The foregoing objects are attained, in accordance with the present invention, by a thrust reverser for a turbofan engine having an air duct defined radially inwardly by a cowl around a gas turbine and radially outwardly in part by a fan case of the engine. The thrust reverser includes a bulkhead that is adapted to be mounted on the fan case. A translating sleeve is supported for movement axially between a closed position adjacent the bulkhead and an open position spaced apart axially to the rear of the bulkhead so as to form an outlet opening for discharge of air from the air duct. A cascade array fixed in the outlet opening has a substantially conical portion, the forward end of which is of a diameter substantially smaller than the diameter of the rearward end.

The conical portion of the cascade array permits the forward cells of the cascade array to be located closer to the air flow in the duct than in conventional cylindrical cascade arrays, thus enabling an increased air flow through the forward cells and improving efficiency. The conical portion of the cascade array also permits the forward end to be affixed to the forward bulkhead of the thrust reverser at a location radially inwardly of the outer perimeter, thus reducing the torque load on the bulkhead and permitting it to be made smaller and lighter.

The conical portion of the cascade array does not have to be a true cone and may have a curvature in the axial direction while still preserving the advantages derived from having the forward end closer to the air flow for more effective use of the cells of the entire array, especially those near the forward end.

The cascade array may be substantially conical throughout its axial extent and arranged in line or close to in line with the outer V-groove of the fan case. Loads transferred from the cascade array to the bulkhead act generally in line with the V-groove, thus minimizing torque loads exerted by the cascade array on the bulkhead. The bulkhead can be smaller and lighter than those of previously known cascade type thrust reversers.

The cascade array of the present invention can be used with particularly important advantages in a thrust reverser in which the translating sleeve has a generally conical inner wall member forming a portion of outer wall of the duct when the translating sleeve is in the closed position and forming a blocking wall for closing the duct to rearward air flow when the translating sleeve is in the open position. The absence of pivoting doors for closing the air duct and the linkages and brackets associated with such doors allows the cascade array to be located very close to the air flow path in the duct, especially in the upstream area of the outlet opening near the bulkhead.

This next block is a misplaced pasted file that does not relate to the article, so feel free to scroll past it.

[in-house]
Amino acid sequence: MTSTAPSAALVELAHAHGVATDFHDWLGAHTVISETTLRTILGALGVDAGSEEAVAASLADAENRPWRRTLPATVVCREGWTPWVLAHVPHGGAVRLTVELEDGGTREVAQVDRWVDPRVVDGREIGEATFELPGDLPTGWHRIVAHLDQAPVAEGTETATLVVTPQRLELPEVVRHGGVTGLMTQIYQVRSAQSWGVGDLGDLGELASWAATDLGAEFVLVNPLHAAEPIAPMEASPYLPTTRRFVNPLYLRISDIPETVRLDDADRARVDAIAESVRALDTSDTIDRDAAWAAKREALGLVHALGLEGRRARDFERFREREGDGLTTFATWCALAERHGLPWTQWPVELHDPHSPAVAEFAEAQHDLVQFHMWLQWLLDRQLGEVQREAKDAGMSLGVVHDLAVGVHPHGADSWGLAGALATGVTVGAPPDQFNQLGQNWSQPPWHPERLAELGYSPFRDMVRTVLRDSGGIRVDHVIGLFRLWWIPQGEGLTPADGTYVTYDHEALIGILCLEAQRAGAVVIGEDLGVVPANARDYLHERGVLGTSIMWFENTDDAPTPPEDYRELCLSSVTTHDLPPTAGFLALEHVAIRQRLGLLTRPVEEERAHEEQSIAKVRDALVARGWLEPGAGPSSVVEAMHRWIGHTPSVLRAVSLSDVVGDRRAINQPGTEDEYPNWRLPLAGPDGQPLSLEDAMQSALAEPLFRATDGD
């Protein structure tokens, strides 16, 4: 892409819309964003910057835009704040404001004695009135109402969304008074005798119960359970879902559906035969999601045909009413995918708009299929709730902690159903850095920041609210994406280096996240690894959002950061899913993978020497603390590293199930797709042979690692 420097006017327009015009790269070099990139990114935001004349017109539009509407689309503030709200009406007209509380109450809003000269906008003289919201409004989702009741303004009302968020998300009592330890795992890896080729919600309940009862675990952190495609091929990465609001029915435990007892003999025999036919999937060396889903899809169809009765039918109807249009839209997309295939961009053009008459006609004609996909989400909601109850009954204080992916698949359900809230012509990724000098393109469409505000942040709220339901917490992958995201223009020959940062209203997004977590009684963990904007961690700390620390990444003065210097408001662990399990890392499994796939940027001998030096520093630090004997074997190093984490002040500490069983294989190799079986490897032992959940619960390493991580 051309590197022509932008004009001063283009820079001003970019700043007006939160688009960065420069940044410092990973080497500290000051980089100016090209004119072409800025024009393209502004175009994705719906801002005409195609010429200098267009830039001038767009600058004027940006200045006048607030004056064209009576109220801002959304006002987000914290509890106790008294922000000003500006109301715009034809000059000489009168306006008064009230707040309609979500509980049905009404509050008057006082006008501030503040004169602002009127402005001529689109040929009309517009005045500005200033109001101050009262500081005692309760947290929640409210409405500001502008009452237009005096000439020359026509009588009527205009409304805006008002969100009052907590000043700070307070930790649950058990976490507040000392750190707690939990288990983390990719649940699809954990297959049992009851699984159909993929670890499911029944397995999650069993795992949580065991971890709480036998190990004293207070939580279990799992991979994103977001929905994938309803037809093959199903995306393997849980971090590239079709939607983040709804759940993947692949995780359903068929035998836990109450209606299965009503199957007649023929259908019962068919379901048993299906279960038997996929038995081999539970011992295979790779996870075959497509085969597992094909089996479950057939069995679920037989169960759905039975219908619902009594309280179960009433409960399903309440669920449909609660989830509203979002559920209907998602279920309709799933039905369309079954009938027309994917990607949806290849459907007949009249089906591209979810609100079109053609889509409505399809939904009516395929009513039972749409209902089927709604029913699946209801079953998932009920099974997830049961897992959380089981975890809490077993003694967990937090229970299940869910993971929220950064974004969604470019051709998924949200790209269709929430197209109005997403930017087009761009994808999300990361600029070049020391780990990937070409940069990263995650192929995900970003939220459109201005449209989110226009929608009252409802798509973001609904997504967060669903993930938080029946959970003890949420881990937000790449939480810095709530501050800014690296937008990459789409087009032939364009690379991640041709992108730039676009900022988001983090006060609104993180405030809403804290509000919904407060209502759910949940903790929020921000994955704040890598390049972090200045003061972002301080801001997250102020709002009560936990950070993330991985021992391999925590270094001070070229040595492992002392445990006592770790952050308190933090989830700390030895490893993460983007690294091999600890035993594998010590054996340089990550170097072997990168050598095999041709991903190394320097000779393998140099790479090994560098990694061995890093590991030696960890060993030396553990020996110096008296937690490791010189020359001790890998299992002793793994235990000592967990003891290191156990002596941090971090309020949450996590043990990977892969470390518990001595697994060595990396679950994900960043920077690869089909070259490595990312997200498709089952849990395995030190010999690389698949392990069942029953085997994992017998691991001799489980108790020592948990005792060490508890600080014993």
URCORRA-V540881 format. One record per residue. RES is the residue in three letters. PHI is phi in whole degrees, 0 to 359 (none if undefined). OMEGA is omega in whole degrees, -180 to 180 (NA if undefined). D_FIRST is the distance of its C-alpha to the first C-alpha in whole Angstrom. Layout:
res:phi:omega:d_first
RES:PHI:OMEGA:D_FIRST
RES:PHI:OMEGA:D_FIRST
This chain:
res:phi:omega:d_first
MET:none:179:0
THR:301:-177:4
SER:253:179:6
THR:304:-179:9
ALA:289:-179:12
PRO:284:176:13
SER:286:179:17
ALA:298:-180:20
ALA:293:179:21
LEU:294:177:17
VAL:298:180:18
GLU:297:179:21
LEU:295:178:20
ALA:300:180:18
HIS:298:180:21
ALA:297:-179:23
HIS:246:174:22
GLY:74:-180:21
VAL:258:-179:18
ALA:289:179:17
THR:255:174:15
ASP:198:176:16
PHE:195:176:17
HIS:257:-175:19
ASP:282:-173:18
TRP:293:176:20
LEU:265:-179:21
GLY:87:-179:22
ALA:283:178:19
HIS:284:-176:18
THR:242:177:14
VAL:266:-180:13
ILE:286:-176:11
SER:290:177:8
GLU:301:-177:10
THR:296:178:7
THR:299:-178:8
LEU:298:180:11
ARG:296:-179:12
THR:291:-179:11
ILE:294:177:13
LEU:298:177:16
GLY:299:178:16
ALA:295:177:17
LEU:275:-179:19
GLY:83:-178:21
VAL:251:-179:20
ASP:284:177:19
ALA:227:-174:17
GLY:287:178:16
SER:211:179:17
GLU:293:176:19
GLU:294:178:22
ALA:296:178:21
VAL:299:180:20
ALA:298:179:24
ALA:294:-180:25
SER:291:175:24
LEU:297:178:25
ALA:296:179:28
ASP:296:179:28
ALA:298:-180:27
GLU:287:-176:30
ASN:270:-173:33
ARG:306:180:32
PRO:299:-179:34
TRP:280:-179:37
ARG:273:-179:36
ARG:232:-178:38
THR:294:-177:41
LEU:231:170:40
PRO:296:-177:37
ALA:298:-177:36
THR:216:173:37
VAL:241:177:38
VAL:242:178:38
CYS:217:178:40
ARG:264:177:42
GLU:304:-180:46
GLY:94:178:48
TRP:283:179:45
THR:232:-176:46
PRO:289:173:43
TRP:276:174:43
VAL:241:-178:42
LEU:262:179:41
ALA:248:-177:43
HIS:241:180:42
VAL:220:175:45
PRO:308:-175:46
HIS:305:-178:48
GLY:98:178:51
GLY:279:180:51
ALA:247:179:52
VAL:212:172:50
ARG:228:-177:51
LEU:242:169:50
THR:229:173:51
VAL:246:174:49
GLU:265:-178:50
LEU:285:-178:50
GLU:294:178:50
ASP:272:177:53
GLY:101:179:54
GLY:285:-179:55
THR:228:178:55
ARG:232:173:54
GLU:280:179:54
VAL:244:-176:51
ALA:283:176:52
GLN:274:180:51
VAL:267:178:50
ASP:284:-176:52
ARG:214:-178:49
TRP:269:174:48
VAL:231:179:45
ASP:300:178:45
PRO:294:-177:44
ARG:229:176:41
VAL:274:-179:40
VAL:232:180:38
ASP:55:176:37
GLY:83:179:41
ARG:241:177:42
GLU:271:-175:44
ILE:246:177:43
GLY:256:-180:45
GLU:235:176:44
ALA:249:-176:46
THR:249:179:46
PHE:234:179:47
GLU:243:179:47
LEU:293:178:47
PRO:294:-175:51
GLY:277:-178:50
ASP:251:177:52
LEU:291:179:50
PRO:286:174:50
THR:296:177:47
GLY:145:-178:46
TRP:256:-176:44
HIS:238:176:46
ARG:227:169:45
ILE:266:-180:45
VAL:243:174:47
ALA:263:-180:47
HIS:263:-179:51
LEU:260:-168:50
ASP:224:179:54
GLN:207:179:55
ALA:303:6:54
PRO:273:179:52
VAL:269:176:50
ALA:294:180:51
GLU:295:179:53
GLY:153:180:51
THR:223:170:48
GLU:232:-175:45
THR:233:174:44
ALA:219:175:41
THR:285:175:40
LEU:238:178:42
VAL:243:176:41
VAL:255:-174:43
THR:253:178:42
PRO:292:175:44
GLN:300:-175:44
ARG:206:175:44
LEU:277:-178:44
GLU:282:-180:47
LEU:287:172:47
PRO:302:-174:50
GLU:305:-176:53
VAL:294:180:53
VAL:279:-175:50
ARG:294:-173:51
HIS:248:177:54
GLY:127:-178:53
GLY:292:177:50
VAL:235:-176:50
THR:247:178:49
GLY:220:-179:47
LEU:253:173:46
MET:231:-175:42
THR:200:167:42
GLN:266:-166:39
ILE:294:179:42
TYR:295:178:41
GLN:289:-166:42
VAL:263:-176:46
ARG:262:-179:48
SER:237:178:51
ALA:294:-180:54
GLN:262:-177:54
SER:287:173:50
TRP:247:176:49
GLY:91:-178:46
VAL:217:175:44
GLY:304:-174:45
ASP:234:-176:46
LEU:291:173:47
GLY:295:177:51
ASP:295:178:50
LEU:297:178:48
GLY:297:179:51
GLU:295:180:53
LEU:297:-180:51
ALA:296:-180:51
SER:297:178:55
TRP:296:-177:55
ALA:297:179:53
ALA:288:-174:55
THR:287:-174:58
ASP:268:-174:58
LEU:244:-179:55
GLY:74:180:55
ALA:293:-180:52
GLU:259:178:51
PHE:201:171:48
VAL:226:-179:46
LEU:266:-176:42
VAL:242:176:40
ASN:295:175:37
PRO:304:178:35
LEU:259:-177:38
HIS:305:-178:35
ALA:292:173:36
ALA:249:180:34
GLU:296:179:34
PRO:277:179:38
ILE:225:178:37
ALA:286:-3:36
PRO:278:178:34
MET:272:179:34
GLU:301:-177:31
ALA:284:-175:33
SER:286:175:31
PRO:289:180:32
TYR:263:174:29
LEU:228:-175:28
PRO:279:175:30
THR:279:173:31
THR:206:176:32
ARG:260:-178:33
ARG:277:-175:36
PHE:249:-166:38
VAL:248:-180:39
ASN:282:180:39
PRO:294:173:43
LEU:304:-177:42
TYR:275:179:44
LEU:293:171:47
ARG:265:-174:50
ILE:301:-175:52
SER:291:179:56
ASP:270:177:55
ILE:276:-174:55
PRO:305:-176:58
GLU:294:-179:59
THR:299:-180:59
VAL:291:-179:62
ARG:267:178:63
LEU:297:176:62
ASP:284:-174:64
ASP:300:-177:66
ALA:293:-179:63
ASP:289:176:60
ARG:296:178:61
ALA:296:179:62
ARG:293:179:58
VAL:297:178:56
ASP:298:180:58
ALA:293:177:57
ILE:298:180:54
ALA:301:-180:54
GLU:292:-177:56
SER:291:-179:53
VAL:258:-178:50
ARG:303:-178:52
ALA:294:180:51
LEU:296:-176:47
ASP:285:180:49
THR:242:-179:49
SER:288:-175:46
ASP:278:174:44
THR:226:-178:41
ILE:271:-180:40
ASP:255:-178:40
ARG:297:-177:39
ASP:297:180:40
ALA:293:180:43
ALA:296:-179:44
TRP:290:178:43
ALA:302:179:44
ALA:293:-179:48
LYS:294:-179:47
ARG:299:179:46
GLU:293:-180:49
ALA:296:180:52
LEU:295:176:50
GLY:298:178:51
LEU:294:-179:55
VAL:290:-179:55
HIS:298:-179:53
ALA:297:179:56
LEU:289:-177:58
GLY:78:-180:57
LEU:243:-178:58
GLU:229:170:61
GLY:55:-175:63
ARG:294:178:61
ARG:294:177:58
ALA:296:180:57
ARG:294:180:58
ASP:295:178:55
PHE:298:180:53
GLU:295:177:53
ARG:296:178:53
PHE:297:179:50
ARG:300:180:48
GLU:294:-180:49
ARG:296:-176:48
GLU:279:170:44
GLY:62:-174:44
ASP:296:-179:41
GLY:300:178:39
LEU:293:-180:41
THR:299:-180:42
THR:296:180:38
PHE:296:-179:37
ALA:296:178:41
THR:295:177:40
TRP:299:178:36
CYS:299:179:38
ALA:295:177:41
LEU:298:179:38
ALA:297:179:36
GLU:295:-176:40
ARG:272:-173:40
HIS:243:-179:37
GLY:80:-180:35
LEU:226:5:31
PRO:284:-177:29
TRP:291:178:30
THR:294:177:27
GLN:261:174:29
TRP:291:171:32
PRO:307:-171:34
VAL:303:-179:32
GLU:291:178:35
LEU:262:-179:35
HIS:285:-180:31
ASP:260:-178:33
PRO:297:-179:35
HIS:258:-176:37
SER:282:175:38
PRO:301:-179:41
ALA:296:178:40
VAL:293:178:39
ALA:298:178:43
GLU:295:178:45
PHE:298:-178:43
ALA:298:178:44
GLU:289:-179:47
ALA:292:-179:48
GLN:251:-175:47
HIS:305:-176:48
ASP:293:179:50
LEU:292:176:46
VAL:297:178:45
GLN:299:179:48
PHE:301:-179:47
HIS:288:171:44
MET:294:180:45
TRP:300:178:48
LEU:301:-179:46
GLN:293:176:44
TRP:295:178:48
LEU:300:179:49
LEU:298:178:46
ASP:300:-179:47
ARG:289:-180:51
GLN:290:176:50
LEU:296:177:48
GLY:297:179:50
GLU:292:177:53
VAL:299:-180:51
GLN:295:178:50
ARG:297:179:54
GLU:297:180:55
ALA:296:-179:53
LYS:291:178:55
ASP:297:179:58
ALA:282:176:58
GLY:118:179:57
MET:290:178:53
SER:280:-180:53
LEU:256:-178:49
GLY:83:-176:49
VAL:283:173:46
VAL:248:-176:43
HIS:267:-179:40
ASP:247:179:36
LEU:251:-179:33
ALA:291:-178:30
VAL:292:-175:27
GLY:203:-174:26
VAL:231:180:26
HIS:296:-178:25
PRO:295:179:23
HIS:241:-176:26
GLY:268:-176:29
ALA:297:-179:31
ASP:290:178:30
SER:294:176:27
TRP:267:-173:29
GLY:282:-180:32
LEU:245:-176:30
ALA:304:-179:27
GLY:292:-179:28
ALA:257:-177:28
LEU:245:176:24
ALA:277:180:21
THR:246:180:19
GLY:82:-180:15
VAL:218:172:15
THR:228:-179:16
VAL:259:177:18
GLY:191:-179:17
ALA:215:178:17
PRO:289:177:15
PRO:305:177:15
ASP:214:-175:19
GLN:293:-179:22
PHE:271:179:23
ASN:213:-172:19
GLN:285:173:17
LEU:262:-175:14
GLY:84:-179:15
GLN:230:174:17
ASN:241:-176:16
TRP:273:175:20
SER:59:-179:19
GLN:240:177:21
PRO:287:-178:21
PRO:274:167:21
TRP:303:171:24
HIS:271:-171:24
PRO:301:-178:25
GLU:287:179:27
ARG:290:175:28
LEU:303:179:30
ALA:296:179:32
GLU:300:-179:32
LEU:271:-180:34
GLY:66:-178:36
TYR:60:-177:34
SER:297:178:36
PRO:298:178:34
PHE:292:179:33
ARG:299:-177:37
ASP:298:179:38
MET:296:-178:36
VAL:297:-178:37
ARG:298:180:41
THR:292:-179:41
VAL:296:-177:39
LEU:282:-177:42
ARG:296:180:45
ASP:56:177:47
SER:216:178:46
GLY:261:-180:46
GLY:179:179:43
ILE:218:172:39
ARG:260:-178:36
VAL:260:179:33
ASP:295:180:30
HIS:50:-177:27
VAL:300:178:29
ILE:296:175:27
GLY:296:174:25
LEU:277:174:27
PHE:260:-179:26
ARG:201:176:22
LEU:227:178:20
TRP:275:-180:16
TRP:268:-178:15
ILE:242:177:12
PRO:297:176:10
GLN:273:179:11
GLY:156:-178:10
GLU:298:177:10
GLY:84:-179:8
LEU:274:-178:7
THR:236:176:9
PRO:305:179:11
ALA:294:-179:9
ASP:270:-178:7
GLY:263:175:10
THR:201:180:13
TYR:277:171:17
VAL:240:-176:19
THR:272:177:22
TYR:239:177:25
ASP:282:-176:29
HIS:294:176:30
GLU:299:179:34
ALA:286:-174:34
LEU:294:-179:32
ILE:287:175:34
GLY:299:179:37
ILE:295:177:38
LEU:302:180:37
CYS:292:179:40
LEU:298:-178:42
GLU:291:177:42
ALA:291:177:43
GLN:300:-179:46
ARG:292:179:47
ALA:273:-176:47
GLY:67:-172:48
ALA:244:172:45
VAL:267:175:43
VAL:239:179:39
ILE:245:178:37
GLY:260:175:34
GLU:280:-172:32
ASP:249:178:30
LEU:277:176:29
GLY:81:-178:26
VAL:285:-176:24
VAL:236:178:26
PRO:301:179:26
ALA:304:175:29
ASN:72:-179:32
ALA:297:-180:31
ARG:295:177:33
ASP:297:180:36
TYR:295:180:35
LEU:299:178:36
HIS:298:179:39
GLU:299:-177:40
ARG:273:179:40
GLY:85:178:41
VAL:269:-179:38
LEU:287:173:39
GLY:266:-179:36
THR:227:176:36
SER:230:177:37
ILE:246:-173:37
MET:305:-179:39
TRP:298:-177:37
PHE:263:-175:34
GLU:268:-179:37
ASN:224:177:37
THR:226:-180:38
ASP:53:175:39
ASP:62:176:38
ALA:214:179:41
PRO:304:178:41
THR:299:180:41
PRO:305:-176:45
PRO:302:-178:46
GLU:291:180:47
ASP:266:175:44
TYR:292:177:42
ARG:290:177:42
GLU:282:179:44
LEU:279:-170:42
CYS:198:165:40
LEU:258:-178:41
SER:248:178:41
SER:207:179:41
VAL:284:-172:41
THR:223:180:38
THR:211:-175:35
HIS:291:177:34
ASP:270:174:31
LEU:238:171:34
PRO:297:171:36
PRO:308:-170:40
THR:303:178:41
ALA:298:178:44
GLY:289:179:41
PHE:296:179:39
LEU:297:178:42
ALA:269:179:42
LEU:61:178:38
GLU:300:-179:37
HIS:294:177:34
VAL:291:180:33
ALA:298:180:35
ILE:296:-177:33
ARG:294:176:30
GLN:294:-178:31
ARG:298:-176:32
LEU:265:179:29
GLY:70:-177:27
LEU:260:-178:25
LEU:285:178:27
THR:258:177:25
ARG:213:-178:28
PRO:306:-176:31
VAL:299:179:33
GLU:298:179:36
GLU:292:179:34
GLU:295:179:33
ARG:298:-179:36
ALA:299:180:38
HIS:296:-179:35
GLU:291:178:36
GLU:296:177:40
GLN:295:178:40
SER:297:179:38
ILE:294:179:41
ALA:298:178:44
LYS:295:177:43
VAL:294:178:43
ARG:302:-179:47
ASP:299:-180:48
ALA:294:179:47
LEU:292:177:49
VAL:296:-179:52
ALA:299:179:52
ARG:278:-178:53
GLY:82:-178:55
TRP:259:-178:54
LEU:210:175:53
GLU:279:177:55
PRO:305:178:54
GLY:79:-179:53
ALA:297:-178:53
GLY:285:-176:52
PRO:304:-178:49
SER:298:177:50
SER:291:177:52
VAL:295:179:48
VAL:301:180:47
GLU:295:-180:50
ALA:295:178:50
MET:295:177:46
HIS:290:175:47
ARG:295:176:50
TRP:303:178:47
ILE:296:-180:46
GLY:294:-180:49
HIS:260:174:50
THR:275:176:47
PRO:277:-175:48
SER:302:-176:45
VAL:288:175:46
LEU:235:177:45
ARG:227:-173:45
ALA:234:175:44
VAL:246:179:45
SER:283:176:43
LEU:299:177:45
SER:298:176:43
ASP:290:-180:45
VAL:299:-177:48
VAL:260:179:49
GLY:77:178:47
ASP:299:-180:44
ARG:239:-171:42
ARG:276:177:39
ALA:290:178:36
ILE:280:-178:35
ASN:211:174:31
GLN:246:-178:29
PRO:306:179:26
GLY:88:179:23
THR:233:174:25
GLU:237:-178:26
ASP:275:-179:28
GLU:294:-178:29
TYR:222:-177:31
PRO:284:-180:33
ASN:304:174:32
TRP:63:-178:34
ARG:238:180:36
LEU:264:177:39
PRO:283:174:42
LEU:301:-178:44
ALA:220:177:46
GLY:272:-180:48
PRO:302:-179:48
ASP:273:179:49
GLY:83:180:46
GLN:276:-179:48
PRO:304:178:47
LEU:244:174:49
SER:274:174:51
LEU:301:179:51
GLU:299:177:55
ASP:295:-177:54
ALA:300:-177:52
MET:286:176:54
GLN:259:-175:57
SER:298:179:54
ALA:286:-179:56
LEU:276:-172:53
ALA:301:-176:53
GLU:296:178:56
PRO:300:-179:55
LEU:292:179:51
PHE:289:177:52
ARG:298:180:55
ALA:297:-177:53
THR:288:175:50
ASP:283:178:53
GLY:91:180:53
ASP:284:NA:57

For a better understanding of the invention, reference may be made to the following description of exemplary embodiments of the present invention, taken in conjunction with the accompanying drawings.

DESCRIPTION OF THE DRAWINGS

FIG. 1 is a schematic side cross-sectional view of a portion of a turbofan engine having a first embodiment of the cascade-type thrust reverser according to the invention, the section being taken along a plane through the axis and the translating sleeve being shown in the closed position;

FIG. 2 is a view corresponding to that of FIG. 1 but shows the translating sleeve in the open position;

FIG. 3 is a schematic side cross-sectional view of a portion of a turbofan engine having a second embodiment of the cascade-type thrust reverser according to the invention, the section being taken along a plane through the axis and the translating sleeve being shown in the closed position; and

FIG. 4 is a view corresponding to that of FIG. 3 but shows the translating sleeve in the open position.

DESCRIPTION OF THE EMBODIMENT